Dark, Salt, Clear: Life in a Fishing Village

  • By Lamorna Ash
  • Bloomsbury Publishing
  • 336 pp.

Compassionate realism illuminates this account of a working-class seaside town in England.

“Stop trying to romanticize us, all right,” a fisherman named Big John tells author Lamorna Ash one night over pints. Yet the trouble with writing about fabled places like Cornwall, England, and professions like commercial fishing is that they must be unraveled from the tangle of fantasies imposed on them.

To portray Cornwall with any nuance, writers face the challenge of getting their audience to be brave enough to look past the vacation homes and picturesque beaches and think beyond TV shows like “Doc Martin” and “Poldark.” They must speak above the din of crashing waves and beyond the craggy sea cliffs that brand themselves on a newcomer's brain.

This same Hollywood veneer applies to the fishermen themselves, too. For those who’ve never set foot on a boat, all we know of life at sea comes from “Deadliest Catch,” reports from the World Wildlife Fund about overfishing, and the occasional novel.

However, Ash's debut work of nonfiction, Dark, Salt, Clear: Life in a Fishing Village, takes on the monumental task of pulling back the myth and exposing reality. Along the way, she uncovers a people on the precipice of a changing world and a place that is as beautiful as it is dangerous.

Ash's mother's family came from Cornwall — the author is named for a cove there — yet she herself is a Londoner. In her early 20s, she moves to Newlyn, a tiny fishing village of around 4,000 people, to try to make her way onto a trawler and then write about the experience.

She eventually finds herself variously working on the rolling deck of the Filadelfia, searching for birds with an ornithologist, and drinking in the town's pubs alongside villagers. As Ash establishes herself in Newlyn, she begins to form an impression of the place and its people that is at once gritty, lyrical, and complex.

Fishing, she discovers, is no longer the steady career it once was. As she writes about gutting fish and watching TV with the crew at night, she sprinkles in bits of reporting on how the number of fish has plummeted, as has the price people will pay for them. Those who remain in the trade do so for a variety of reasons. One is that commercial fishing is among the few stable jobs in a region of the U.K. significantly poorer than the rest of the country. Another is that it’s often the only work the men know. Some are called to the sea and find pleasure in its rough beauty.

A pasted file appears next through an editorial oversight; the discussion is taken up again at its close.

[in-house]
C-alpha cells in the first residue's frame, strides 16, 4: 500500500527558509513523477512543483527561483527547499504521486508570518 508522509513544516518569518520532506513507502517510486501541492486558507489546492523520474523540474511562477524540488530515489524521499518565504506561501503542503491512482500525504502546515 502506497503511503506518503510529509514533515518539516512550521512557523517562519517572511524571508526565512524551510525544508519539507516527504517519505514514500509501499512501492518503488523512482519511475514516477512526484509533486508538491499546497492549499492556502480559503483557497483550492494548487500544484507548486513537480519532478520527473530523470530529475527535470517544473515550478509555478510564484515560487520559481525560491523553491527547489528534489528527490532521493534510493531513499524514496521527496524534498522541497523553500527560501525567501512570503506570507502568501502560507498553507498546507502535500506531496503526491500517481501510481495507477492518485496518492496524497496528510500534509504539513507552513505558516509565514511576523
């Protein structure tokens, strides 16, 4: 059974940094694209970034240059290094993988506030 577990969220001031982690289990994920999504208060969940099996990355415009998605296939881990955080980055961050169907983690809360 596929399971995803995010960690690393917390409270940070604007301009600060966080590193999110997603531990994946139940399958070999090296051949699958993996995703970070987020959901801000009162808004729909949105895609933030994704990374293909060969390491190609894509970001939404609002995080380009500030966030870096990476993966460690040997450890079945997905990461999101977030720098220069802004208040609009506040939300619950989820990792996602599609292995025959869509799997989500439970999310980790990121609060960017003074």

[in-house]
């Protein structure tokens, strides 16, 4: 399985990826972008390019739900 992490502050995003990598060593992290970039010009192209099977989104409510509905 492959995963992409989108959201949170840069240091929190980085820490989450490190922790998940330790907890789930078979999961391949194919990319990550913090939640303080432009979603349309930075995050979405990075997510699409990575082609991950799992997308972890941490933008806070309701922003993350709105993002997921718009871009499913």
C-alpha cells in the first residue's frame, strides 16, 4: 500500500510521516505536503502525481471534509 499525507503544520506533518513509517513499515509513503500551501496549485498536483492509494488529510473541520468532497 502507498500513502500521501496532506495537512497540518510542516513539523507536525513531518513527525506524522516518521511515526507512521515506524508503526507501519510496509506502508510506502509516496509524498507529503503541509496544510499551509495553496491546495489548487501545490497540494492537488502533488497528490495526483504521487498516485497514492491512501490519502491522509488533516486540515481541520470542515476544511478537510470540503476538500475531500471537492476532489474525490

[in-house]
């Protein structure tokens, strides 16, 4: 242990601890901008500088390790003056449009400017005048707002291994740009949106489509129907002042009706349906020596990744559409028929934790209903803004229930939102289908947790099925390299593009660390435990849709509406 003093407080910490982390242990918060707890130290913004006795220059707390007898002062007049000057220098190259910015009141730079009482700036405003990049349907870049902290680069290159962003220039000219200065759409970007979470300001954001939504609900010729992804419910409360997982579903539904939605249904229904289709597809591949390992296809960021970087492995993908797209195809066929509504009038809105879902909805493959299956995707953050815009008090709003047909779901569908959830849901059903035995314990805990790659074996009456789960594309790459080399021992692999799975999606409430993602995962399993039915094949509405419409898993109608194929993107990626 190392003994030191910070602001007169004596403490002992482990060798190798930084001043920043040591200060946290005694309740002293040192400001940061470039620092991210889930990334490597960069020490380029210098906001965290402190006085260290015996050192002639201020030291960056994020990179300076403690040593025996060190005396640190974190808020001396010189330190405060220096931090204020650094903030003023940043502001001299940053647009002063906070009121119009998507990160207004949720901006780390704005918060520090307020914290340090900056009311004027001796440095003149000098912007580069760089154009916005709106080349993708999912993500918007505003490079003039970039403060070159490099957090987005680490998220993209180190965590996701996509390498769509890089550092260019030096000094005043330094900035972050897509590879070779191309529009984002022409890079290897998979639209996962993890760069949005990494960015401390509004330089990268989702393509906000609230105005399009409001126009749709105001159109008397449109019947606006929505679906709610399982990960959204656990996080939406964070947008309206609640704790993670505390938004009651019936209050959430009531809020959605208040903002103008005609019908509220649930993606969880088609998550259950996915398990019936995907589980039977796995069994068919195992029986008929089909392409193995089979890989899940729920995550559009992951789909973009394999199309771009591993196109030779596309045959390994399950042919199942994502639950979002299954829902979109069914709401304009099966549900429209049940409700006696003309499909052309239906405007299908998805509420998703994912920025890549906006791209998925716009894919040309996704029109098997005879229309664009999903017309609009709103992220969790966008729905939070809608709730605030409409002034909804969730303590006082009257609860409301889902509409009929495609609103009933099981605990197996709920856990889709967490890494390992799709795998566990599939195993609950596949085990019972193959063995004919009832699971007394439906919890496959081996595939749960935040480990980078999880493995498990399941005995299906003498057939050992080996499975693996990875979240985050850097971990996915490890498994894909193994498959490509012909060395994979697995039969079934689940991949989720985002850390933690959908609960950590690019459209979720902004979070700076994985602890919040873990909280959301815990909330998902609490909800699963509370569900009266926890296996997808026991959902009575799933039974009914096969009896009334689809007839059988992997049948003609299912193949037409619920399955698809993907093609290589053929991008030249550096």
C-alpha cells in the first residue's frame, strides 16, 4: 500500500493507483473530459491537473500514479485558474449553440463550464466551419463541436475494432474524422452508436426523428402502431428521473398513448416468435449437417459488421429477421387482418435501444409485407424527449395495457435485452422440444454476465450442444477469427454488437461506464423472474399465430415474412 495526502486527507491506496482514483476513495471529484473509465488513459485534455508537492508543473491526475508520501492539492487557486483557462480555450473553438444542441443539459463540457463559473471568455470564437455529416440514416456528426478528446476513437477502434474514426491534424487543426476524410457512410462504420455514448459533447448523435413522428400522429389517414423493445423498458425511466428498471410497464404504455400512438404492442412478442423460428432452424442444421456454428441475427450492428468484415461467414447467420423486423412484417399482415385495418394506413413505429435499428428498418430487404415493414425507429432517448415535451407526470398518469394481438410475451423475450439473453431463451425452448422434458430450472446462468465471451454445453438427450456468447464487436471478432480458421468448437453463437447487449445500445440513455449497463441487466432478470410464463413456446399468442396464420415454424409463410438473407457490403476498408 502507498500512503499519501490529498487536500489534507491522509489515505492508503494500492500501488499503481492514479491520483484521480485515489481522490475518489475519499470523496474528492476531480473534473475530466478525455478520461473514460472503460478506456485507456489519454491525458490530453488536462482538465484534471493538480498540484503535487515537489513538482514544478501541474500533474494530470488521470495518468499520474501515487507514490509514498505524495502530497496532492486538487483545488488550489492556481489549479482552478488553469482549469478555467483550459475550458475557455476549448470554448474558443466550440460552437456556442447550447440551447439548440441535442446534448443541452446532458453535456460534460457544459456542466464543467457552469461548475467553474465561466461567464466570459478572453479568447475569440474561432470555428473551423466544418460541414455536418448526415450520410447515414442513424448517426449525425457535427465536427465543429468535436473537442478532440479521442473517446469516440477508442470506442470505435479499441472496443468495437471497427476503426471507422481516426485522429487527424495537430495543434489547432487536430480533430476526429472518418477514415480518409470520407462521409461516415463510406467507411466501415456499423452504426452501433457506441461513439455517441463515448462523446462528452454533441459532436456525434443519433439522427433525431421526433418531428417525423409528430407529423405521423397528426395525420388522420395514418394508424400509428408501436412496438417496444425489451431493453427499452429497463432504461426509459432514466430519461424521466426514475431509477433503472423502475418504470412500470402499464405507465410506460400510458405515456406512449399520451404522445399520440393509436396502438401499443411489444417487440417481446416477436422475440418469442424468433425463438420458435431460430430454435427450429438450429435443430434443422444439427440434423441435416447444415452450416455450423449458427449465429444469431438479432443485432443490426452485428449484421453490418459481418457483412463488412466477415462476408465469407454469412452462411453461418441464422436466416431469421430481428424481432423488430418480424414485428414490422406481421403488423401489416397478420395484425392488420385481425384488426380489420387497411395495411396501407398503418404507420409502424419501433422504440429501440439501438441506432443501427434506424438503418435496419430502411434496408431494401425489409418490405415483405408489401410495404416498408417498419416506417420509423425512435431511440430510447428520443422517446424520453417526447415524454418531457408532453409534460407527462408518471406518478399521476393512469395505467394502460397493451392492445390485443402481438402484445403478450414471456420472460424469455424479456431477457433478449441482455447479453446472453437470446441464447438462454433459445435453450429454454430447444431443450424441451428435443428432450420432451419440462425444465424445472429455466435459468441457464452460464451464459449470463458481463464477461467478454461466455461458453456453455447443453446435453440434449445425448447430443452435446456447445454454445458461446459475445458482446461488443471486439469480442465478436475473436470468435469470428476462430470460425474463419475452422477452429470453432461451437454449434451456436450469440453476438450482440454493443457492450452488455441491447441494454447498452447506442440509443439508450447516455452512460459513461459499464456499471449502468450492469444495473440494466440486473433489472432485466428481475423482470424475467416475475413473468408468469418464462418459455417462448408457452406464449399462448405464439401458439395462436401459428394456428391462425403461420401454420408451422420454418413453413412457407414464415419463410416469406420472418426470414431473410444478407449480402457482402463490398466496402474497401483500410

While Ash feels a deep connection with the men who spend their days at sea, she doesn’t shy away from the complicated truth of their lives. Despite improved technology, injuries and deaths are still more common in commercial fishing than in many other blue-collar professions. The scars from these incidents — and the toll taken on fishermen’s and their families’ mental health — reveal themselves in the village. 

Ash interviews many of the men about their personal relationships. She speaks to sons who go to sea after their fathers drown; men whose children cry and hide behind their mothers at the sight of them because it’s been so long since they’ve seen each other; and wives who try to balance the come-and-go rhythm of a spouse lost to the waves for weeks at a time.

Right before Ash arrived in Newlyn, a young man took his life, and his story pops in and out of the narrative like a ghost at night. Cornwall has an incredibly high suicide rate, leaving many of Ash's friends back in London astonished that so many could kill themselves in such a pretty region. The author, though, doesn’t shy away from showing us that lovely places and despair are not mutually exclusive.

Alcohol also plays a significant role in both the book and the lives of the fishermen. "You were too pissed to remember," one tells Ash as he repeats a previously shared detail to her. While she writes with a precision beyond her years, this was one area where the author could have used a bit more self-reflection.

Still, she acknowledges the village's relationship with alcohol. Addiction is common, and many fishermen call heading out to fish "Sea-tox" because of ships' strict no-drinking policies. The pubs are also the central place to socialize and build community in Newlyn, just as in many working-class towns in the world. I couldn’t help but wonder if Ash would’ve had such intimate access to the villagers if she didn’t drink.

Dark, Salt, Clear is above all a meditation on place, class, and generational identity. Although there are benefits to the cosmopolitan world of urban millennials and Gen Z, a placeless void plagues many of us. Lamorna Ash grapples with this self-understanding through her discussions with Newlyn residents young and old and her research into the village’s deceased. A sense of fierce belonging seems to exude from them all like fog from the sea. It’s a feeling that calls to the author, as well.

Gretchen Lida is an essayist and an equestrian. Her work has appeared in the Washington Post, the Los Angeles Review of Books, and many other publications. She is a contributing writer to Book Riot, Horse Network, and the Independent, and is also the host of HN Reads on Horse Network, a monthly interview series with authors of horse books. She lives in Chicago and is still a Colorado native.

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